If you write
I asked about that yesterday because I have been getting weird emails.
have been getting implies that you got them in the past and continue to get them today, when you are writing. Obviously, it does not imply that you will continue to get them in the future. It is silent on that point.
If you write
I asked about that yesterday because I had been getting weird emails.
had been getting implies that you got them in the past and continued to get them up to the point yesterday when you asked. It does not imply that you continued to get them after that point—today, for instance. It is silent on that point.
?If you asked him to do the chores, he should be doing them right now, since he had/has decided to help you out more.
This is a complicated and, frankly, awkward sentence. In the first place, if and decided feel wrong to me: if seems to question your interlocutor's account, and surely you should be talking about promises, not decisions?
In the second place, your three clauses create odd tensual shifts. This is ordinary in conversation, where you speak off the top of the head, improvising from point to point; but in conversation your hearer knows the context, so you don't have to worry about making the tenses coherent.
So I'm going to ignore the first clause, and change decided to promised:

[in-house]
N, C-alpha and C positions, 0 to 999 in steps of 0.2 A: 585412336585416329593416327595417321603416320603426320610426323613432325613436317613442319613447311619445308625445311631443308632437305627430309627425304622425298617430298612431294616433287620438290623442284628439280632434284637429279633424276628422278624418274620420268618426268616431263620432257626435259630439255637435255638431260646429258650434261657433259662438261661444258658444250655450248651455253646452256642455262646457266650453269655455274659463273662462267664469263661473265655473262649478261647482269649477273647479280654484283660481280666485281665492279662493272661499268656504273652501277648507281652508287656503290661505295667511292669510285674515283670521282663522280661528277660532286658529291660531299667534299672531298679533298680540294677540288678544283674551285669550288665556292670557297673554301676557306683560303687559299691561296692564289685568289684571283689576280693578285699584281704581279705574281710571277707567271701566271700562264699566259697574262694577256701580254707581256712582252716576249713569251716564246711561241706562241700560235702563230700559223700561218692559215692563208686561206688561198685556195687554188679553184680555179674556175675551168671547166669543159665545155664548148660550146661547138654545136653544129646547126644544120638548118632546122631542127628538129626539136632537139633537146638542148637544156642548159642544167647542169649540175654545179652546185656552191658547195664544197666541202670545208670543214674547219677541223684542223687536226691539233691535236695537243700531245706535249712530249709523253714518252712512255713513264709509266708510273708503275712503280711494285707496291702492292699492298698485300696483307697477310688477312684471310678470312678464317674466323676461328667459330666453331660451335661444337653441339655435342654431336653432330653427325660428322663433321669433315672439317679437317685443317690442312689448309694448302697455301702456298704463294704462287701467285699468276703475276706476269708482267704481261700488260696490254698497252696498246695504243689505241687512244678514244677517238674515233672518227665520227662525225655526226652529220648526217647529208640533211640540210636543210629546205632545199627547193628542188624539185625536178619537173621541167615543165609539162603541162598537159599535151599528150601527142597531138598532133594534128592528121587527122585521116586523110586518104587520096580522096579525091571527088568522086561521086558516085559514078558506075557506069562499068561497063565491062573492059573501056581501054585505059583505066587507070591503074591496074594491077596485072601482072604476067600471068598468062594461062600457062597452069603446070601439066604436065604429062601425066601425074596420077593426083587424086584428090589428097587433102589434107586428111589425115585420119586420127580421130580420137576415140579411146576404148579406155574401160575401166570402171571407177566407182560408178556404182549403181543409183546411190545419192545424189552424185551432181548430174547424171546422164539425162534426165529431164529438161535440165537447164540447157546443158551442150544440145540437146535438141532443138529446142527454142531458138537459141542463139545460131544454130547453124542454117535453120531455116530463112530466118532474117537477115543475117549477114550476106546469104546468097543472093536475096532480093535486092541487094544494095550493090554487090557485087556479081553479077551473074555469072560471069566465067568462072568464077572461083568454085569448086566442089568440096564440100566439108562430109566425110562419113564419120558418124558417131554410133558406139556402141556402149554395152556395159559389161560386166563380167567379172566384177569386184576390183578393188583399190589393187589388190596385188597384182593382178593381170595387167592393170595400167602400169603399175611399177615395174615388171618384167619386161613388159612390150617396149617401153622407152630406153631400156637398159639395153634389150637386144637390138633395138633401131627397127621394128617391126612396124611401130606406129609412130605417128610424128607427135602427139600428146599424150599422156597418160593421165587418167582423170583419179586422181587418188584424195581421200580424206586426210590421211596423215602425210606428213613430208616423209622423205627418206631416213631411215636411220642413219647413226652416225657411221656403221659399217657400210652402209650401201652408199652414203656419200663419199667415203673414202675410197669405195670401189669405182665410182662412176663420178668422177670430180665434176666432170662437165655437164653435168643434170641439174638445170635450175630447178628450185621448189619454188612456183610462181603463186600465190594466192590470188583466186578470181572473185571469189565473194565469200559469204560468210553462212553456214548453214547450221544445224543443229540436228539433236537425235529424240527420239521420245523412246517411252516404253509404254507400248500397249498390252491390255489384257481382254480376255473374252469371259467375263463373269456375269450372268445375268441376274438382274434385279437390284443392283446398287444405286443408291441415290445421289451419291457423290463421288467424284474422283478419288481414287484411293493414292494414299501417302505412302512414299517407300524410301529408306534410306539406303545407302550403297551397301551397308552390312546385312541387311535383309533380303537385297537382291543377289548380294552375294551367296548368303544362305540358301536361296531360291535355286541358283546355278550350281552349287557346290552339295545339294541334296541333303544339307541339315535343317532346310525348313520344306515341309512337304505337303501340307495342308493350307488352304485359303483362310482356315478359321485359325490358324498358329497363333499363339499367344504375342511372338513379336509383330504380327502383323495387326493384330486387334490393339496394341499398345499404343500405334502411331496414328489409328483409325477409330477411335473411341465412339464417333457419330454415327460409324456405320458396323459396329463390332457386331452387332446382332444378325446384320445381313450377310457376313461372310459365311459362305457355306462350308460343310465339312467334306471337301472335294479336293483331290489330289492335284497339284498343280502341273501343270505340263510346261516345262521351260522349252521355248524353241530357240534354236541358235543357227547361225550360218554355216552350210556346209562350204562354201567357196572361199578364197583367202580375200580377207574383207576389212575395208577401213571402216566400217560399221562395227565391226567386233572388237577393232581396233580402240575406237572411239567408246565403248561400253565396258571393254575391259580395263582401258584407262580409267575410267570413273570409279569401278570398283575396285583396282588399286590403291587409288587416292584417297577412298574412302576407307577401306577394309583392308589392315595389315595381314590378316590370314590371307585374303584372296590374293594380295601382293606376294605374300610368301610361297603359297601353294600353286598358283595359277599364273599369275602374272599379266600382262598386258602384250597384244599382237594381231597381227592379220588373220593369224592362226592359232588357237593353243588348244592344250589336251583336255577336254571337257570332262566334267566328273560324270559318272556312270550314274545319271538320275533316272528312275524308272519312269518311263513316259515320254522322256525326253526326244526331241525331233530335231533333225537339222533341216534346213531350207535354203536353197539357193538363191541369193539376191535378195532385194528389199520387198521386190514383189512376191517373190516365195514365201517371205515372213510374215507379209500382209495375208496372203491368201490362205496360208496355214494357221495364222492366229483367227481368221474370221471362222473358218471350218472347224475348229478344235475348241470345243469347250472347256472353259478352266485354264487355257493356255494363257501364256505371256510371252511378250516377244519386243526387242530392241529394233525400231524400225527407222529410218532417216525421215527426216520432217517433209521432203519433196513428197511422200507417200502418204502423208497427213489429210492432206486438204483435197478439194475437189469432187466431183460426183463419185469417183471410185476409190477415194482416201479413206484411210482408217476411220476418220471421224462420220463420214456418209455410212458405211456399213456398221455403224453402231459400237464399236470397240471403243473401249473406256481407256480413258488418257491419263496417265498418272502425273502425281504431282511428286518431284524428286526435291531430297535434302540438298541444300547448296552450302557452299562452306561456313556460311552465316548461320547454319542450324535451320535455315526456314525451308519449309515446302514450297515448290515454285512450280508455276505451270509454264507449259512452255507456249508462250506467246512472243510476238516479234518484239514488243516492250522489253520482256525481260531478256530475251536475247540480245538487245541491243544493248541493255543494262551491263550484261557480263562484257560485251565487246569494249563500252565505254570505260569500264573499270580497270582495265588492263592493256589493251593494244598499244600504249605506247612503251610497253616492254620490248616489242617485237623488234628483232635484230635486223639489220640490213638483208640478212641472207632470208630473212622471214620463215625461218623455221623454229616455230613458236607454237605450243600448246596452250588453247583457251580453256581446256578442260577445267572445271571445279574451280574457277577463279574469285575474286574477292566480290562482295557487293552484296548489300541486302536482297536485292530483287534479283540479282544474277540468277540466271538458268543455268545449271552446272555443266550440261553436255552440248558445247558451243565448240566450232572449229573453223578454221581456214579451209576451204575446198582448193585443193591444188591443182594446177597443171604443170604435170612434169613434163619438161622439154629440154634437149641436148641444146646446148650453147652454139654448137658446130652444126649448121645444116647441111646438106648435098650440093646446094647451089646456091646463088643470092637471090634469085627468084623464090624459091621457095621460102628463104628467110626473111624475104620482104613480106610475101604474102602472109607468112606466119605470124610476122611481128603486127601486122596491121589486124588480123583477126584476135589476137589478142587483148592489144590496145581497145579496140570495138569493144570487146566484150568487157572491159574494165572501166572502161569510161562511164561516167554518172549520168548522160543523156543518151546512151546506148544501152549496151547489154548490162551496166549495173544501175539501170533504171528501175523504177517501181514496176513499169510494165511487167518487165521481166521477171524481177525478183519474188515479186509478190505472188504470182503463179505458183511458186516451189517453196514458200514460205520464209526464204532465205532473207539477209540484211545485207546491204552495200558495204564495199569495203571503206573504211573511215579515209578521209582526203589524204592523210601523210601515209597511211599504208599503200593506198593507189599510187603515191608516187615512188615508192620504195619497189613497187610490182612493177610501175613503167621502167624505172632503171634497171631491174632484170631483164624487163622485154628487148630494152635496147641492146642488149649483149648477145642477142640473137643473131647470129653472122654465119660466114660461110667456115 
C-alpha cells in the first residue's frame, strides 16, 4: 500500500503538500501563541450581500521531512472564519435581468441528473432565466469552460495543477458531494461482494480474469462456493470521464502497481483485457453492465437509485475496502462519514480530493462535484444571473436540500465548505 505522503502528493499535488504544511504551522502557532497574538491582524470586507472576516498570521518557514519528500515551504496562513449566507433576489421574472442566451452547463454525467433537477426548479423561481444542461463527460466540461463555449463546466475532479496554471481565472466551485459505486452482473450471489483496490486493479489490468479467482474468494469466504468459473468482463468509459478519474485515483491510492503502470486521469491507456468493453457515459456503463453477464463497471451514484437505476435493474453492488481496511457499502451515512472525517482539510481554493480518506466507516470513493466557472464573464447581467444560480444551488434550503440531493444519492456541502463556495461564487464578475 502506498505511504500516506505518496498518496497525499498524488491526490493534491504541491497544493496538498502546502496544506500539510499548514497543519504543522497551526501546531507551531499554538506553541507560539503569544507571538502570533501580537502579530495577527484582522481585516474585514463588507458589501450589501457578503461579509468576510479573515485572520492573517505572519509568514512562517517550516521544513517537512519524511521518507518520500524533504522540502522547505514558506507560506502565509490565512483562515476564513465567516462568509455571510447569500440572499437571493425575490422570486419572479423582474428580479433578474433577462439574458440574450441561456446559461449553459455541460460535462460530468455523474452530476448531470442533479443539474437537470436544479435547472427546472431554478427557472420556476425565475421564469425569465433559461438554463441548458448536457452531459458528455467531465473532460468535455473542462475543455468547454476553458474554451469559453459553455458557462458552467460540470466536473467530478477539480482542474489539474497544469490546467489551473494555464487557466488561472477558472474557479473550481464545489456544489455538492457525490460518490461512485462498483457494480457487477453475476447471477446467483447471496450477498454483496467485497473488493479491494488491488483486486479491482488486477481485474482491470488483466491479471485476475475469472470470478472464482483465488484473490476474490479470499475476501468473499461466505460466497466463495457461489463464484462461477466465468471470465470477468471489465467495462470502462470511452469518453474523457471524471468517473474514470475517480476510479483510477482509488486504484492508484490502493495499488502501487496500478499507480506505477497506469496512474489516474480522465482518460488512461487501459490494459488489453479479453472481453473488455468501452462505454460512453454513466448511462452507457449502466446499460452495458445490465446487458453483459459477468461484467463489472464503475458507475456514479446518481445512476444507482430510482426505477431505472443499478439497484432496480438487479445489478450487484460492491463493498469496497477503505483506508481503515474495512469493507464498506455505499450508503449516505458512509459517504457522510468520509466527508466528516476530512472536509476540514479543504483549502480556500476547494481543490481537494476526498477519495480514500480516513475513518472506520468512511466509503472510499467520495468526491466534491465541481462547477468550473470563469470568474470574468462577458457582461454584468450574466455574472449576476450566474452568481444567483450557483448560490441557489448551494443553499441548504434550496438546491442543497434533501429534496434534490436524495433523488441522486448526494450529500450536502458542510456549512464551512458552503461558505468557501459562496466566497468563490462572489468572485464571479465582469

He should be doing the chores right now, since he ?has/ ✲had promised to help you out more.
In this context, you cannot use the past perfect because there is no Reference Time to which it can be related, no past time which it happened before. You may use the present perfect; it's perfectly correct; but there's no reason why you need to. Promises (and decisions, too, for that matter) are inchoative, they mark the beginning of a continuing state, so the idea of continuing into the present is as it were 'built in' to the word itself. A present perfect doesn't add anything.
Consequently, the natural way to say this is with the simple past:
He should be doing the chores right now, since he promised to help you out more.
✲ marks an utterance as unacceptable
? marks an utterance as possibly unacceptable